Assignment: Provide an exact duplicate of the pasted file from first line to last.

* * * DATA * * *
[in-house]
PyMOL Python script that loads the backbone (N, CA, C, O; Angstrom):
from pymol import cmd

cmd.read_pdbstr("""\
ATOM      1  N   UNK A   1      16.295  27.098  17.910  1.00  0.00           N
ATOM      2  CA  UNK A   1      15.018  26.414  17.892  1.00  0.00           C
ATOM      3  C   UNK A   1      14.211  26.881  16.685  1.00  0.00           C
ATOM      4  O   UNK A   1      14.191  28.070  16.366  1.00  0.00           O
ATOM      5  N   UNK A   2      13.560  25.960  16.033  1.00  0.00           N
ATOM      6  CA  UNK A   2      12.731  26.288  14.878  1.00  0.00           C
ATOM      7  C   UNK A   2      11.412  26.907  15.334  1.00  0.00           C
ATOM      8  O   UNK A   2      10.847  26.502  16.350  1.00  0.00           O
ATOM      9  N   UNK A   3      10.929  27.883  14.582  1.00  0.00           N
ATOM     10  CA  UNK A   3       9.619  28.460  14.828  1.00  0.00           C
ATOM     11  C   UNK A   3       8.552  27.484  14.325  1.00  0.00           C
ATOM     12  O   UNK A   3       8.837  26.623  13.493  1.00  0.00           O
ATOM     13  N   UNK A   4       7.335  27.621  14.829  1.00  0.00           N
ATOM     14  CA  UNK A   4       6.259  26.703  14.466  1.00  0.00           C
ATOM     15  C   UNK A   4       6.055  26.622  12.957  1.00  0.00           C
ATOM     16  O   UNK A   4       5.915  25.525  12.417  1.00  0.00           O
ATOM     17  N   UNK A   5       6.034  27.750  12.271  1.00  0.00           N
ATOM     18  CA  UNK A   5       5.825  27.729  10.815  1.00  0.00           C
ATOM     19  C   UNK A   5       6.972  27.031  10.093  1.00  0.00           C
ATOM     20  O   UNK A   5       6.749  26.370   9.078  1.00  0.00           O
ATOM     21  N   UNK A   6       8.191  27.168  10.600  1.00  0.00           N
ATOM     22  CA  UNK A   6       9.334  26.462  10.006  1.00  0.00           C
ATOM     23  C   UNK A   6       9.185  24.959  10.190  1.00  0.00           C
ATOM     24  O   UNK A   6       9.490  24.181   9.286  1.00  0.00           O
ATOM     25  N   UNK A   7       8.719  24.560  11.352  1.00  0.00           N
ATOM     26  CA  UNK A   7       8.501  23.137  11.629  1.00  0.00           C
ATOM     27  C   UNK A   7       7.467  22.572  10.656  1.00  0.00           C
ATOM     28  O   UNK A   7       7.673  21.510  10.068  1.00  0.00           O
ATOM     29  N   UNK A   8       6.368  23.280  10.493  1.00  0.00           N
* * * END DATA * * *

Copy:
[in-house]
PyMOL Python script that loads the backbone (N, CA, C, O; Angstrom):
from pymol import cmd

cmd.read_pdbstr("""\
ATOM      1  N   UNK A   1      16.295  27.098  17.910  1.00  0.00           N
ATOM      2  CA  UNK A   1      15.018  26.414  17.892  1.00  0.00           C
ATOM      3  C   UNK A   1      14.211  26.881  16.685  1.00  0.00           C
ATOM      4  O   UNK A   1      14.191  28.070  16.366  1.00  0.00           O
ATOM      5  N   UNK A   2      13.560  25.960  16.033  1.00  0.00           N
ATOM      6  CA  UNK A   2      12.731  26.288  14.878  1.00  0.00           C
ATOM      7  C   UNK A   2      11.412  26.907  15.334  1.00  0.00           C
ATOM      8  O   UNK A   2      10.847  26.502  16.350  1.00  0.00           O
ATOM      9  N   UNK A   3      10.929  27.883  14.582  1.00  0.00           N
ATOM     10  CA  UNK A   3       9.619  28.460  14.828  1.00  0.00           C
ATOM     11  C   UNK A   3       8.552  27.484  14.325  1.00  0.00           C
ATOM     12  O   UNK A   3       8.837  26.623  13.493  1.00  0.00           O
ATOM     13  N   UNK A   4       7.335  27.621  14.829  1.00  0.00           N
ATOM     14  CA  UNK A   4       6.259  26.703  14.466  1.00  0.00           C
ATOM     15  C   UNK A   4       6.055  26.622  12.957  1.00  0.00           C
ATOM     16  O   UNK A   4       5.915  25.525  12.417  1.00  0.00           O
ATOM     17  N   UNK A   5       6.034  27.750  12.271  1.00  0.00           N
ATOM     18  CA  UNK A   5       5.825  27.729  10.815  1.00  0.00           C
ATOM     19  C   UNK A   5       6.972  27.031  10.093  1.00  0.00           C
ATOM     20  O   UNK A   5       6.749  26.370   9.078  1.00  0.00           O
ATOM     21  N   UNK A   6       8.191  27.168  10.600  1.00  0.00           N
ATOM     22  CA  UNK A   6       9.334  26.462  10.006  1.00  0.00           C
ATOM     23  C   UNK A   6       9.185  24.959  10.190  1.00  0.00           C
ATOM     24  O   UNK A   6       9.490  24.181   9.286  1.00  0.00           O
ATOM     25  N   UNK A   7       8.719  24.560  11.352  1.00  0.00           N
ATOM     26  CA  UNK A   7       8.501  23.137  11.629  1.00  0.00           C
ATOM     27  C   UNK A   7       7.467  22.572  10.656  1.00  0.00           C
ATOM     28  O   UNK A   7       7.673  21.510  10.068  1.00  0.00           O
ATOM     29  N   UNK A   8       6.368  23.280  10.493  1.00  0.00           N